>>Ed,
>>
>>Are there relationships between these parts or are they 13 completely
>>unique
>>
>>parts?
>>
>>David
>>
>>"Ed Kadlec" wrote in message
>>news:47bae9b1$1@bbsnotes.ugs.com...
>>>
>>> I have a drawing that has 13+ parts to it. I want each part to be on a
>>> seperate sheet
>>> of the drawing which I know how to do. My question is about the 2D model

>>
>>> sheet.
>>> Do I create all of the parts on one 2D model sheet or is there a way to

>>
>>> have a model
>>> sheet for each part and would that be the correct way to do it?
>>>
>>> Ed

>>
>>
>

Re: Using 2D Model Sheet

N/A

David,
Another question about relationships. If I set up the relationships on the 2D model
page but put the parts each on seperate drawing sheets will the relationships still
hold across the drawing sheets?
Thanks,
Ed
"David Rieschick" wrote:
>Yes. In that case putting all parts on the 2D model sheet is probably the
>
>most efficient way to go.
>
>David
>
>"Ed Kadlec" wrote in message
>news:47bc81d3$1@bbsnotes.ugs.com...
>>
>> Hi David,
>>
>> Since all of the parts put together make up an assembly there are some
>> relationships.
>> That is, if I understand what you mean by relationships. If one part
>> changes dimensions
>> that fits together with another part then that second part might need to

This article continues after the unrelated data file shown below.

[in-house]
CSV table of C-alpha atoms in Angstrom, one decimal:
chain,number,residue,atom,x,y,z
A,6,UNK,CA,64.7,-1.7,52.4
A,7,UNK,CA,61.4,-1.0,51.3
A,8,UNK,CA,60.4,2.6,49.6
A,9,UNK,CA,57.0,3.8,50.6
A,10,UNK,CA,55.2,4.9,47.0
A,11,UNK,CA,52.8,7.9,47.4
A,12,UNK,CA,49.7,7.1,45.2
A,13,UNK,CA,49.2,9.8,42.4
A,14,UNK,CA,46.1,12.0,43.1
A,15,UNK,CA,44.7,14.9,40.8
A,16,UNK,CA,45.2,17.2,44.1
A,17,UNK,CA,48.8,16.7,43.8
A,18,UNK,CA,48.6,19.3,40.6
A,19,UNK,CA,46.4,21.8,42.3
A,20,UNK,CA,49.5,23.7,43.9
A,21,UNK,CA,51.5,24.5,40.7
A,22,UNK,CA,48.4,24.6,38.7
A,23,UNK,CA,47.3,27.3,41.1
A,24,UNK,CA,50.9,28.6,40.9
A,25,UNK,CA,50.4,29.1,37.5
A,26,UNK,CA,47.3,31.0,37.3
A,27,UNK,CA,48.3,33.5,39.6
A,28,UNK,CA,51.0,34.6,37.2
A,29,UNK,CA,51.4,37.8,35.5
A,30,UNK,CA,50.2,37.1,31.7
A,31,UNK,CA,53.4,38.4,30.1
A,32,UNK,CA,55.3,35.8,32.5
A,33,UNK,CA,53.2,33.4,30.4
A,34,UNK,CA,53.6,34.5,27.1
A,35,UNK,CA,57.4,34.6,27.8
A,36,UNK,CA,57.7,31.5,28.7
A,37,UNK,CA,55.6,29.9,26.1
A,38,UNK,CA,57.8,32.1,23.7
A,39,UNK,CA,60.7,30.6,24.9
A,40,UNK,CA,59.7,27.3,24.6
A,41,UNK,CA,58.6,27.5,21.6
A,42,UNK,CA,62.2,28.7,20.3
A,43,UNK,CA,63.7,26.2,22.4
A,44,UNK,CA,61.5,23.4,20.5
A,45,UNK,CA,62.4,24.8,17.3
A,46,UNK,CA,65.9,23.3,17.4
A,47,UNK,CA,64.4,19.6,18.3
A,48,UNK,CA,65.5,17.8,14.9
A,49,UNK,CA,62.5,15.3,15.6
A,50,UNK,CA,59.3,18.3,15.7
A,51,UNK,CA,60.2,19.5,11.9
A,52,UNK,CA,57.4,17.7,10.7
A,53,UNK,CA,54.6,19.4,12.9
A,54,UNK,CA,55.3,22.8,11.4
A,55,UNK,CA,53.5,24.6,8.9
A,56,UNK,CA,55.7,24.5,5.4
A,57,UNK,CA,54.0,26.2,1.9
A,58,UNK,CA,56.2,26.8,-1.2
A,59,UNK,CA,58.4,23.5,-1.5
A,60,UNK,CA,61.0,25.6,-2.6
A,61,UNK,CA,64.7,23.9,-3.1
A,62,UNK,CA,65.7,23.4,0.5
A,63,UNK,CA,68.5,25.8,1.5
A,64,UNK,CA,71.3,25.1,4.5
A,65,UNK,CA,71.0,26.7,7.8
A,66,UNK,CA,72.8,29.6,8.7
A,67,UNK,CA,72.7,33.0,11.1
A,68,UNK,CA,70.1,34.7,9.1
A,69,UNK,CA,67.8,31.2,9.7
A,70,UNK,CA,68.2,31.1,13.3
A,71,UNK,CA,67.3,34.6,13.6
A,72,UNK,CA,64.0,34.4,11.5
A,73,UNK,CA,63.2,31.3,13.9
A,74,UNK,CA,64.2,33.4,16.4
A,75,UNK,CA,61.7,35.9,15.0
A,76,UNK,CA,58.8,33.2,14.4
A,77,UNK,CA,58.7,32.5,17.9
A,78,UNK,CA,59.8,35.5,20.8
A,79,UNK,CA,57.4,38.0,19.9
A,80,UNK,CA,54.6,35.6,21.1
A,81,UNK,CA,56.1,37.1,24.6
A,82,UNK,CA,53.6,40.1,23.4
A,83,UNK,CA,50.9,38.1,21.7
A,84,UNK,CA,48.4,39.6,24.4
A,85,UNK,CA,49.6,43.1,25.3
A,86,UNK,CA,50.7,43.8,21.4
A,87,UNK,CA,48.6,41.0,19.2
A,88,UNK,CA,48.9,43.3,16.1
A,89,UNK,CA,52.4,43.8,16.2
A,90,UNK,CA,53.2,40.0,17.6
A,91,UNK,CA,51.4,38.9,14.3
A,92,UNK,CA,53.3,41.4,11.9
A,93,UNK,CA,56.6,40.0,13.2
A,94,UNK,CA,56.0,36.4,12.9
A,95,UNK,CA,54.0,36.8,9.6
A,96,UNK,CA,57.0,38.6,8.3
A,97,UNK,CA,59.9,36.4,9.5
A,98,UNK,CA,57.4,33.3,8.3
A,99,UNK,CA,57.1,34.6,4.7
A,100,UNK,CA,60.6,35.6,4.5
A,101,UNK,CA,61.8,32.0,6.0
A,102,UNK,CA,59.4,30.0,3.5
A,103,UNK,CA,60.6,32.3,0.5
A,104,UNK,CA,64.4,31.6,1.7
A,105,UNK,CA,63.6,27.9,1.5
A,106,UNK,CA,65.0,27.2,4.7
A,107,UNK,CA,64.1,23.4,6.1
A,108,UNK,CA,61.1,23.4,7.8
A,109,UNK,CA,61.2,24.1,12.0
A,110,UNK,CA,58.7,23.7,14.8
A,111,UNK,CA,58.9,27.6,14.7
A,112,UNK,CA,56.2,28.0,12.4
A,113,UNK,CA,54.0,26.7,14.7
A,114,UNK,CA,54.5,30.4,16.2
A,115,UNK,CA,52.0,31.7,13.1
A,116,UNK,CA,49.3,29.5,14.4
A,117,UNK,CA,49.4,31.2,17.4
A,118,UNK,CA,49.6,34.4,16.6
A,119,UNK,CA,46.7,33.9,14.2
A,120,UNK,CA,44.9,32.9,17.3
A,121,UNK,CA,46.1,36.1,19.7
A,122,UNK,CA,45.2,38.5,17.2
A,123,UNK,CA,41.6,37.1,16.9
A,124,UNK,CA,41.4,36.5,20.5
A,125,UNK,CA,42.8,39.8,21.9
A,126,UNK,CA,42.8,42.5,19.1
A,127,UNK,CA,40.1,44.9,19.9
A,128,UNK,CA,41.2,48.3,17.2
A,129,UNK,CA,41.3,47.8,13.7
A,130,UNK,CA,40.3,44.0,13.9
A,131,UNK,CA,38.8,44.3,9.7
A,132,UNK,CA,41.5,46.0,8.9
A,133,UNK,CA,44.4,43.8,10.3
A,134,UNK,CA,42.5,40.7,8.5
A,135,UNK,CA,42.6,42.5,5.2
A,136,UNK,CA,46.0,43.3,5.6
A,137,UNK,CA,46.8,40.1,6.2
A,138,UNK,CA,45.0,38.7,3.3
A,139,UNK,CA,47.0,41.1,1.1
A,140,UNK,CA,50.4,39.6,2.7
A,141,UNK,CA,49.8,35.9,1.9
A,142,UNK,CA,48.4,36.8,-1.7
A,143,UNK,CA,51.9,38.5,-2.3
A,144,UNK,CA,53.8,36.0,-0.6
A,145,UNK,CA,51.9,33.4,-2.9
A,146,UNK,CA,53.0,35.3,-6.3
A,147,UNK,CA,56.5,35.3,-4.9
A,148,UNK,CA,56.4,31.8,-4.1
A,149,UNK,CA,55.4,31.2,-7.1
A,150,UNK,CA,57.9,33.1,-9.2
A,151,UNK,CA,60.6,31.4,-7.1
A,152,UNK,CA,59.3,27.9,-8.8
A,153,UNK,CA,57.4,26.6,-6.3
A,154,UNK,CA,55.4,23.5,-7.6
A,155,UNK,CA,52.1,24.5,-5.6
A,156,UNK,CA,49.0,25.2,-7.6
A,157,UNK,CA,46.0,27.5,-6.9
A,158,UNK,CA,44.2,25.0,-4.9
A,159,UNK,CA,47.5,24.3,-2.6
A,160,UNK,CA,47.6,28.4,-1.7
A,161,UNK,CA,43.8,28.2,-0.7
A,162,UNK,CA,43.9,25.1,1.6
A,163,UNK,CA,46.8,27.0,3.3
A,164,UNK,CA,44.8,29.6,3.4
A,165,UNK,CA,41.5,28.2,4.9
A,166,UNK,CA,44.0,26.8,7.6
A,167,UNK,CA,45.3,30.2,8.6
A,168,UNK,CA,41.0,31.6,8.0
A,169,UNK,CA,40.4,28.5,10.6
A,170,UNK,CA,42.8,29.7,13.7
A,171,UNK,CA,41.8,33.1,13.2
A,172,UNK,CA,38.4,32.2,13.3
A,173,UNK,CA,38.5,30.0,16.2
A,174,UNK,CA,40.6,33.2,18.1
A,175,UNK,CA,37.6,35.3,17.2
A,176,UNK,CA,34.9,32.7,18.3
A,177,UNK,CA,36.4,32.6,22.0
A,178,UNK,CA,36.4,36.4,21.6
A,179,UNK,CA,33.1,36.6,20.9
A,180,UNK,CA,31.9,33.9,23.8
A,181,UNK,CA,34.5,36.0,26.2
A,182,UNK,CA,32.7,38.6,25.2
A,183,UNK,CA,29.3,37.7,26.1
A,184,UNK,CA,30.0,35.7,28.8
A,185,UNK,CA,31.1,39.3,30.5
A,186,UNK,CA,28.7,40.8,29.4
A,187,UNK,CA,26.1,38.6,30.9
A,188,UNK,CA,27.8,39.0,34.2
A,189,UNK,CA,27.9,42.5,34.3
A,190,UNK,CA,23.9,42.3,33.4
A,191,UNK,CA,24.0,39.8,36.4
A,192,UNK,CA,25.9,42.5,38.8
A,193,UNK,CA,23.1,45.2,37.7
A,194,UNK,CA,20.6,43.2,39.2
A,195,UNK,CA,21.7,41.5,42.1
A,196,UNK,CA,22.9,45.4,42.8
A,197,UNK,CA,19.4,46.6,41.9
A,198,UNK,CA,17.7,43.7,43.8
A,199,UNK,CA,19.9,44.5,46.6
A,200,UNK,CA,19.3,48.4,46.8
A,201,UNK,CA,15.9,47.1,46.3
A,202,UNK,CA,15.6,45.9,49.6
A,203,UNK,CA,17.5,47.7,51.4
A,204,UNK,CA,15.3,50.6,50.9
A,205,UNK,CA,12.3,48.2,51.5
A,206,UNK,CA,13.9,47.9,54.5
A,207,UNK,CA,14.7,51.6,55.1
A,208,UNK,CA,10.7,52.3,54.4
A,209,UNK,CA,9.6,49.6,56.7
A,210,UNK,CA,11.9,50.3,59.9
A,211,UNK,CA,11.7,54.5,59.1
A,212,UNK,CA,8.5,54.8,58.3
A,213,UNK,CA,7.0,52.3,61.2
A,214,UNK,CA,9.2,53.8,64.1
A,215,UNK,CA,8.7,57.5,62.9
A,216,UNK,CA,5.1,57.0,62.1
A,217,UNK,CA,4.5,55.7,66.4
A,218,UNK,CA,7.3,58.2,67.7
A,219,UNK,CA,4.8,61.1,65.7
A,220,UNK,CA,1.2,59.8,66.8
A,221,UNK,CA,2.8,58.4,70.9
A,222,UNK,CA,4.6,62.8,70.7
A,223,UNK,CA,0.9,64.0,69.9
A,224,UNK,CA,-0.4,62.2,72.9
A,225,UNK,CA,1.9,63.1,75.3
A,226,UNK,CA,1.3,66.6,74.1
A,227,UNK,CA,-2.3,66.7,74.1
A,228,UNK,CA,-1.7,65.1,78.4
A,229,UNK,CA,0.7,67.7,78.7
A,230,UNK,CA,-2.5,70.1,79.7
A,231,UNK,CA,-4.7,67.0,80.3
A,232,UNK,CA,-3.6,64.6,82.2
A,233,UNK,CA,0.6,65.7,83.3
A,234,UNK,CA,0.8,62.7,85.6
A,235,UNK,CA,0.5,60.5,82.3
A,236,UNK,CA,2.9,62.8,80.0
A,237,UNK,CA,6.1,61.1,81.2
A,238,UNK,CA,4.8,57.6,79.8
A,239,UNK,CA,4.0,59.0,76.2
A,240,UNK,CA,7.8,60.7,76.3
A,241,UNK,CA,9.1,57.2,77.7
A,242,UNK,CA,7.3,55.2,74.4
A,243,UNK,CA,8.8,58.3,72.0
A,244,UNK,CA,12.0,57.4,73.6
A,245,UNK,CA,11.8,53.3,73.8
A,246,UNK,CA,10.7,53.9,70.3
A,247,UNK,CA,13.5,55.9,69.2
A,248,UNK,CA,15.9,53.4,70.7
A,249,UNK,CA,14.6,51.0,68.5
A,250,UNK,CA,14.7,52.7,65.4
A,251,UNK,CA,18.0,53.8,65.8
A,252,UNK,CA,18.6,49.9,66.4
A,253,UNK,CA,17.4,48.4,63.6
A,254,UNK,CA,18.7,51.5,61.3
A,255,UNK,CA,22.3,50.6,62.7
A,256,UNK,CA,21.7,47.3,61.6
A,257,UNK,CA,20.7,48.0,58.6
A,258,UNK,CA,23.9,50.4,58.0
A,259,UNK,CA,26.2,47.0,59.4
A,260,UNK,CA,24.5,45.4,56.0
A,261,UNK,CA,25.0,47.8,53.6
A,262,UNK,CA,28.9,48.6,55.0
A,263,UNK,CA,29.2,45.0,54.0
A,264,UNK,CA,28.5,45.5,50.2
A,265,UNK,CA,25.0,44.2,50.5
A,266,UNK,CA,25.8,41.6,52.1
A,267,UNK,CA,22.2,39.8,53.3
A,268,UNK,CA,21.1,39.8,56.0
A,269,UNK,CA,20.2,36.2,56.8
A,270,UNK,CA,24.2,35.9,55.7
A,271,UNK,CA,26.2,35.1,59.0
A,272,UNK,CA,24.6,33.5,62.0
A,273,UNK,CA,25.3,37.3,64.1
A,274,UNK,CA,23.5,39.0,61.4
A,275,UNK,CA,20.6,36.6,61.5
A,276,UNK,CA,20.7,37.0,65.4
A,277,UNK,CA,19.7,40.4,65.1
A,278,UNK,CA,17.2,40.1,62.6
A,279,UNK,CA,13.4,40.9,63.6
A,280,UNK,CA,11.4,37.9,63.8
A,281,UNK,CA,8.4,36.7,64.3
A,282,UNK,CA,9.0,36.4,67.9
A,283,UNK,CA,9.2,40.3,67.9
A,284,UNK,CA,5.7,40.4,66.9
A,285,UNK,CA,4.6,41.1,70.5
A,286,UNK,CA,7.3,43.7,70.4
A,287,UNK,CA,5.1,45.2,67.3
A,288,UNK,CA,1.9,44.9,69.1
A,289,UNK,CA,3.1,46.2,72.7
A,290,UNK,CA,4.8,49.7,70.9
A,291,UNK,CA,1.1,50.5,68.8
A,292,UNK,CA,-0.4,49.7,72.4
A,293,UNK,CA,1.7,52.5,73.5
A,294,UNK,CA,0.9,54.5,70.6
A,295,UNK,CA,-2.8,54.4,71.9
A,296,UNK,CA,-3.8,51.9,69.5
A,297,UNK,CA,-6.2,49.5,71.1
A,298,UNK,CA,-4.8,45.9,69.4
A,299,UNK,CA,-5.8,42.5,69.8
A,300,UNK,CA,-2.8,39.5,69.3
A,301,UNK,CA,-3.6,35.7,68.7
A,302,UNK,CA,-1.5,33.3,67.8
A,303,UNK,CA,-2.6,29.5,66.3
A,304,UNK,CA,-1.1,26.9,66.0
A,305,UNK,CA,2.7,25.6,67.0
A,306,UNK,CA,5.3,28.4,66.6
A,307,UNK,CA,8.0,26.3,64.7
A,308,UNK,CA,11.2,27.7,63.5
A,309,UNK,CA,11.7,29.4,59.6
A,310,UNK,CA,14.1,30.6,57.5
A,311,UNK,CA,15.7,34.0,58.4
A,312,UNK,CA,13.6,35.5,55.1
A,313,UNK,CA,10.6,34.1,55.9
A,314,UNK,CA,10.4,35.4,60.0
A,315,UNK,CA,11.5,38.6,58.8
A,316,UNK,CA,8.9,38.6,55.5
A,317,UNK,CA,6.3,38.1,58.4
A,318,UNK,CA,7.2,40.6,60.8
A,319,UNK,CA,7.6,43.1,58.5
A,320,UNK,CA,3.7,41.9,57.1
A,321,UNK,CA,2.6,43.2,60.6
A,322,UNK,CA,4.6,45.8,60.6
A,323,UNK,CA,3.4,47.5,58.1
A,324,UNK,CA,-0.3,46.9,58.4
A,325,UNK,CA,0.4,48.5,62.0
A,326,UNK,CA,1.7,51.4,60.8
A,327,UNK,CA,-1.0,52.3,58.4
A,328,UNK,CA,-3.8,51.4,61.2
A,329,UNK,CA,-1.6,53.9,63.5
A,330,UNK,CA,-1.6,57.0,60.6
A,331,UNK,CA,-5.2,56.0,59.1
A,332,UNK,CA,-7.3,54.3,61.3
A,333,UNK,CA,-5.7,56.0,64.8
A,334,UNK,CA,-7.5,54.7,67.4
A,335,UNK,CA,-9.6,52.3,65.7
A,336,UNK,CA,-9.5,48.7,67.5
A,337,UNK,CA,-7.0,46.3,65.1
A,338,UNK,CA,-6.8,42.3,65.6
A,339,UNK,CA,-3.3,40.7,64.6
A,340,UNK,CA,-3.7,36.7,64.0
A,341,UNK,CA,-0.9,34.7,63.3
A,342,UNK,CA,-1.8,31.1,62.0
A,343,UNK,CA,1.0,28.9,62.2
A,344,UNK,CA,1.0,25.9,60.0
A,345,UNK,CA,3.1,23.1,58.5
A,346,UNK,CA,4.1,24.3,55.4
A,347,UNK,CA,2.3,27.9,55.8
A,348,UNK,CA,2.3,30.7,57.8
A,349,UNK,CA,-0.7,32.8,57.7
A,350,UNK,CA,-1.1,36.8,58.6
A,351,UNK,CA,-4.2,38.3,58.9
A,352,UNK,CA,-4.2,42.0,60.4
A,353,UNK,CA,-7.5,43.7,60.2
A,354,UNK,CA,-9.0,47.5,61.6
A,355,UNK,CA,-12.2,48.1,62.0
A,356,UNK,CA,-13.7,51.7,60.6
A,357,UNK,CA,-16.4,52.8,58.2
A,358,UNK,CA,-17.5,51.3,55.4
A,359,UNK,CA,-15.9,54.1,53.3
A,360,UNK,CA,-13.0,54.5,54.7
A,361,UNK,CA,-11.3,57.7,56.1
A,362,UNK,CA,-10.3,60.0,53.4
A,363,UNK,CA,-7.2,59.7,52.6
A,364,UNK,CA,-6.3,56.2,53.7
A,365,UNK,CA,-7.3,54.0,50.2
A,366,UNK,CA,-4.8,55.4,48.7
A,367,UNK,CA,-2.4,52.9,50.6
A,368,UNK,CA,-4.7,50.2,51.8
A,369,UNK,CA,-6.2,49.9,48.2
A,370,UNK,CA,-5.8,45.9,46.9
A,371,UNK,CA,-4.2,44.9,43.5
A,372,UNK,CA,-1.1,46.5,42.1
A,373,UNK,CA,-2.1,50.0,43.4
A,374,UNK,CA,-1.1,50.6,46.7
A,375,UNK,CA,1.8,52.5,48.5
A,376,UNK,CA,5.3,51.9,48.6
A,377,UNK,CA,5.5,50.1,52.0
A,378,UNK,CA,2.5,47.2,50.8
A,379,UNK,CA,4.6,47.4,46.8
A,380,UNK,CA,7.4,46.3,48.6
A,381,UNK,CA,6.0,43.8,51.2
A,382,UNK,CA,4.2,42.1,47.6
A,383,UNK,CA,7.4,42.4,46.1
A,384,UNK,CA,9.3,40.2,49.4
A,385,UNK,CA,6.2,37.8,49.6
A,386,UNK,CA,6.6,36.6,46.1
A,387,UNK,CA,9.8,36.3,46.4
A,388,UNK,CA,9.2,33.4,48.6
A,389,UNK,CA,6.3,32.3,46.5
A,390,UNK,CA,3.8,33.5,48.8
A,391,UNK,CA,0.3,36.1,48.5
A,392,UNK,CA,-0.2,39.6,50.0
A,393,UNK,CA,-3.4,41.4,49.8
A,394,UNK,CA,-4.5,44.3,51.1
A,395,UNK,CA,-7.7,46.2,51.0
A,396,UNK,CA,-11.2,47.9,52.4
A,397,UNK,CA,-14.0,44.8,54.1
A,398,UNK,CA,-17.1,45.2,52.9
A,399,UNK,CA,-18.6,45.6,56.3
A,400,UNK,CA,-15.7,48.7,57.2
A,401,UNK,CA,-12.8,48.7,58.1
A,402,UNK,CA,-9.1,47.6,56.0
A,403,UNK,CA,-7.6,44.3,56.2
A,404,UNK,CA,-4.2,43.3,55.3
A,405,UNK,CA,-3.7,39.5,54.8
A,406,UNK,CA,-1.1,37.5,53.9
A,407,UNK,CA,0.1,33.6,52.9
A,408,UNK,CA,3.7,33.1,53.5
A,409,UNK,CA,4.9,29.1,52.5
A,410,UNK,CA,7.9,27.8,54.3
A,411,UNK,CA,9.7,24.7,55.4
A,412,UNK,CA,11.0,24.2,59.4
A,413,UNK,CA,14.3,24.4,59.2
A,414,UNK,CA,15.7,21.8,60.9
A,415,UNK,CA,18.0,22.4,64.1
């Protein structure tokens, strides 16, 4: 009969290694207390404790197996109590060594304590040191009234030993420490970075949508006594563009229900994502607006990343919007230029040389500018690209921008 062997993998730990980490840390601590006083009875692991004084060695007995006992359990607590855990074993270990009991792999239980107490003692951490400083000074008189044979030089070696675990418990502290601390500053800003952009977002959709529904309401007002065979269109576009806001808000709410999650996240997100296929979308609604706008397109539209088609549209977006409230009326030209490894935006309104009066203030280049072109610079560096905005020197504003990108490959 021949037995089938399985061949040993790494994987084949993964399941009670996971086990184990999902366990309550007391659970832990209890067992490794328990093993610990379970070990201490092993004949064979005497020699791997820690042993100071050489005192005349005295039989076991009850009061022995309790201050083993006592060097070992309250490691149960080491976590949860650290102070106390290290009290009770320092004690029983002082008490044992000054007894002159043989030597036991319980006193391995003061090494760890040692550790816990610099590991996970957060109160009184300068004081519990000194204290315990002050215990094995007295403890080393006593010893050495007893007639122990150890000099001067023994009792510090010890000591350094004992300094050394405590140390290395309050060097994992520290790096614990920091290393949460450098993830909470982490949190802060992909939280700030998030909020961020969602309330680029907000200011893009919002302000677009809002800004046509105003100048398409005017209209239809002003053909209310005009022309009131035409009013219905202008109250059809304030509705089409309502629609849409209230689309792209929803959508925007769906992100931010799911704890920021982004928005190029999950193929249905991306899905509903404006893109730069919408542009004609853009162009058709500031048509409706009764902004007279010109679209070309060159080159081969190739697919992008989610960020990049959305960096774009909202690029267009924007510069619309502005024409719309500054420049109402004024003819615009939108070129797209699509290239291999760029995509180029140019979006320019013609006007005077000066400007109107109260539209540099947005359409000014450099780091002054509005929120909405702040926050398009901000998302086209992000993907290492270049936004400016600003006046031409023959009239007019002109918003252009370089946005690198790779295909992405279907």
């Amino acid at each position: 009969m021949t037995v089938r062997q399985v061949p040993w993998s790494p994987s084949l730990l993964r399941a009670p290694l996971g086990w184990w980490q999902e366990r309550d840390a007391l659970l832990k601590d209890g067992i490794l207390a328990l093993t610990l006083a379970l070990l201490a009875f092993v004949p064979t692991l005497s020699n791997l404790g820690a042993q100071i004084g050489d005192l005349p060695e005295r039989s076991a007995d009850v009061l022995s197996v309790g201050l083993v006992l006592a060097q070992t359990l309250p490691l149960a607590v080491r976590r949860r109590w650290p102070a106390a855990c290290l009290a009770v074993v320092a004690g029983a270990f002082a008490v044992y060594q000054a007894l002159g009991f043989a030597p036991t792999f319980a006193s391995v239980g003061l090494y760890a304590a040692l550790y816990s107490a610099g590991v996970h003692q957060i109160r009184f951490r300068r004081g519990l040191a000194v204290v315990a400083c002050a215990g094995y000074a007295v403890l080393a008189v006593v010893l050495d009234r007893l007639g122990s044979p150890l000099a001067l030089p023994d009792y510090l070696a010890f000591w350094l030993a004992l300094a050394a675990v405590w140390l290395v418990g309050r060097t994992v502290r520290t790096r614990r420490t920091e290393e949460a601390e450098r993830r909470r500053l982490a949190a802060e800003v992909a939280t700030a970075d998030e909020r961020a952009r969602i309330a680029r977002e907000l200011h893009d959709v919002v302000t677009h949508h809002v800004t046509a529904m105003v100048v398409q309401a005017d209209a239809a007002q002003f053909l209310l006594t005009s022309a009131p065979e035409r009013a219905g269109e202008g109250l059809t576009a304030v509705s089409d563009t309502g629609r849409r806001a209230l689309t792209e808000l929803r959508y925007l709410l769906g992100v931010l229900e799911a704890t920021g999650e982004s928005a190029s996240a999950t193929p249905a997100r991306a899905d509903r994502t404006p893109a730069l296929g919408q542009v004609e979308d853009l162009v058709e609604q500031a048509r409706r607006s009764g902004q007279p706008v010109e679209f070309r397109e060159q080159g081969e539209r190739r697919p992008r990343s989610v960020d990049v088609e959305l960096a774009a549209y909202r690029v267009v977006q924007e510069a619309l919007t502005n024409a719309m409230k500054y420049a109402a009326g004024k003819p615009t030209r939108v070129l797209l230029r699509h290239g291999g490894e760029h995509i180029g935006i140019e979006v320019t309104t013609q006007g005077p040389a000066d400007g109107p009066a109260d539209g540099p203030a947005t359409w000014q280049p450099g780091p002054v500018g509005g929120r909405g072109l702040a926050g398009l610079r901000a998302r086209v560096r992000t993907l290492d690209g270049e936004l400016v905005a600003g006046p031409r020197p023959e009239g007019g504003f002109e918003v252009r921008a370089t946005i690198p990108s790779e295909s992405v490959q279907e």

>
>> change
>> also. That is my view of relationships. Is this what you are referring to?
>>
>> Ed

Re: Using 2D Model Sheet

N/A
Yes,
The Drawing Views that you put on each sheet are just a "picture" of what is
on the 2D Model sheet. Any changes made the geometry on the 2D model sheet
will be reflected in the views. Double clicking on the drawing view will
jump you to the 2D Model sheet.
This may be a dumb question but do you understand how to place views on the
drawing sheets using the Place 2D Model View button?
David
"Ed Kadlec" wrote in message
news:47bc8aea$1@bbsnotes.ugs.com...
>
> David,
>
> Another question about relationships. If I set up the relationships on the
> 2D model
> page but put the parts each on seperate drawing sheets will the
> relationships still
> hold across the drawing sheets?
>
> Thanks,
> Ed
>
> "David Rieschick" wrote:
>>Yes. In that case putting all parts on the 2D model sheet is probably the
>>
>>most efficient way to go.
>>
>>David
>>
>>"Ed Kadlec" wrote in message
>>news:47bc81d3$1@bbsnotes.ugs.com...
>>>
>>> Hi David,
>>>
>>> Since all of the parts put together make up an assembly there are some
>>> relationships.
>>> That is, if I understand what you mean by relationships. If one part
>>> changes dimensions
>>> that fits together with another part then that second part might need to

>>
>>> change
>>> also. That is my view of relationships. Is this what you are referring
>>> to?
>>>
>>> Ed

>

Re: Using 2D Model Sheet

N/A

David,
It's not a dumb question. I've admitted to being a newbie at mechanical drawing
so you have every right to question my abilities.
Yes, I figured out how to use it to place views on the drawing sheet when I needed
a detail view. It was a little confusing at first but I think I've got it down now.
Thanks for all of your help.
Ed
"David Rieschick" wrote: